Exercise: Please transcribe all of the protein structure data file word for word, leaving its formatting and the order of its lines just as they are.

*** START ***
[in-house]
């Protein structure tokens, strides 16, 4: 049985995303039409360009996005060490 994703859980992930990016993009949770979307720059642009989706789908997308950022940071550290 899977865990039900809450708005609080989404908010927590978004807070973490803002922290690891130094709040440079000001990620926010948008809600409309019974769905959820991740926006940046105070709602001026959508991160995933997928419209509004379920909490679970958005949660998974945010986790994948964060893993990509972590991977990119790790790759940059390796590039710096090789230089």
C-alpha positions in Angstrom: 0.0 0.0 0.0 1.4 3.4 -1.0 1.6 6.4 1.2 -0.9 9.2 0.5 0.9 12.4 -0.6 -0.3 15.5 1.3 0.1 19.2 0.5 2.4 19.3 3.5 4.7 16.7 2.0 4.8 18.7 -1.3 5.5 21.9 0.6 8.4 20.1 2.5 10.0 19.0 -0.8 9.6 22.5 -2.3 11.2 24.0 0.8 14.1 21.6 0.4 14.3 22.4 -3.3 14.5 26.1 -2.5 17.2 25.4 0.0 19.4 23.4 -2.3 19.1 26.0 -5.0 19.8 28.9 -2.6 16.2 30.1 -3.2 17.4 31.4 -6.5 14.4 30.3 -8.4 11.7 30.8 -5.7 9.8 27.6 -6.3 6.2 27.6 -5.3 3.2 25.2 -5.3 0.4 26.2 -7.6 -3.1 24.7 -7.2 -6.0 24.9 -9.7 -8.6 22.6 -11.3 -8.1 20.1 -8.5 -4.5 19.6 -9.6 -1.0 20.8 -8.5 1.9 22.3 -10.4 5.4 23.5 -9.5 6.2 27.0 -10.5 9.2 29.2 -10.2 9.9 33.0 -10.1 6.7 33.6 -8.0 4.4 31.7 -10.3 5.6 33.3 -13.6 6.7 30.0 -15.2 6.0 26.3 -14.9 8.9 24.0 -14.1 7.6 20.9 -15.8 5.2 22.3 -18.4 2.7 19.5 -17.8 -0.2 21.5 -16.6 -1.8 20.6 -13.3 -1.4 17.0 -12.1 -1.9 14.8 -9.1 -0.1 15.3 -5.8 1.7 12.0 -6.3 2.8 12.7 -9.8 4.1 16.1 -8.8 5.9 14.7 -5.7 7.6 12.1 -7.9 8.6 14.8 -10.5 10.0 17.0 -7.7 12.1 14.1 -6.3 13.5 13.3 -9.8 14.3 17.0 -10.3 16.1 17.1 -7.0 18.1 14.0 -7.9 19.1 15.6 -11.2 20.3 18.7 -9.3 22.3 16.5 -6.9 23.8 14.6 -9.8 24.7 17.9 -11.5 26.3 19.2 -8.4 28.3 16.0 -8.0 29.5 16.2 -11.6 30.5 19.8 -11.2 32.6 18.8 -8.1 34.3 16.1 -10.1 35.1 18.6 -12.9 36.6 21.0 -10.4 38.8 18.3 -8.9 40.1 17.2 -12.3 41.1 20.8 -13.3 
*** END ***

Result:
[in-house]
């Protein structure tokens, strides 16, 4: 049985995303039409360009996005060490 994703859980992930990016993009949770979307720059642009989706789908997308950022940071550290 899977865990039900809450708005609080989404908010927590978004807070973490803002922290690891130094709040440079000001990620926010948008809600409309019974769905959820991740926006940046105070709602001026959508991160995933997928419209509004379920909490679970958005949660998974945010986790994948964060893993990509972590991977990119790790790759940059390796590039710096090789230089």
C-alpha positions in Angstrom: 0.0 0.0 0.0 1.4 3.4 -1.0 1.6 6.4 1.2 -0.9 9.2 0.5 0.9 12.4 -0.6 -0.3 15.5 1.3 0.1 19.2 0.5 2.4 19.3 3.5 4.7 16.7 2.0 4.8 18.7 -1.3 5.5 21.9 0.6 8.4 20.1 2.5 10.0 19.0 -0.8 9.6 22.5 -2.3 11.2 24.0 0.8 14.1 21.6 0.4 14.3 22.4 -3.3 14.5 26.1 -2.5 17.2 25.4 0.0 19.4 23.4 -2.3 19.1 26.0 -5.0 19.8 28.9 -2.6 16.2 30.1 -3.2 17.4 31.4 -6.5 14.4 30.3 -8.4 11.7 30.8 -5.7 9.8 27.6 -6.3 6.2 27.6 -5.3 3.2 25.2 -5.3 0.4 26.2 -7.6 -3.1 24.7 -7.2 -6.0 24.9 -9.7 -8.6 22.6 -11.3 -8.1 20.1 -8.5 -4.5 19.6 -9.6 -1.0 20.8 -8.5 1.9 22.3 -10.4 5.4 23.5 -9.5 6.2 27.0 -10.5 9.2 29.2 -10.2 9.9 33.0 -10.1 6.7 33.6 -8.0 4.4 31.7 -10.3 5.6 33.3 -13.6 6.7 30.0 -15.2 6.0 26.3 -14.9 8.9 24.0 -14.1 7.6 20.9 -15.8 5.2 22.3 -18.4 2.7 19.5 -17.8 -0.2 21.5 -16.6 -1.8 20.6 -13.3 -1.4 17.0 -12.1 -1.9 14.8 -9.1 -0.1 15.3 -5.8 1.7 12.0 -6.3 2.8 12.7 -9.8 4.1 16.1 -8.8 5.9 14.7 -5.7 7.6 12.1 -7.9 8.6 14.8 -10.5 10.0 17.0 -7.7 12.1 14.1 -6.3 13.5 13.3 -9.8 14.3 17.0 -10.3 16.1 17.1 -7.0 18.1 14.0 -7.9 19.1 15.6 -11.2 20.3 18.7 -9.3 22.3 16.5 -6.9 23.8 14.6 -9.8 24.7 17.9 -11.5 26.3 19.2 -8.4 28.3 16.0 -8.0 29.5 16.2 -11.6 30.5 19.8 -11.2 32.6 18.8 -8.1 34.3 16.1 -10.1 35.1 18.6 -12.9 36.6 21.0 -10.4 38.8 18.3 -8.9 40.1 17.2 -12.3 41.1 20.8 -13.3 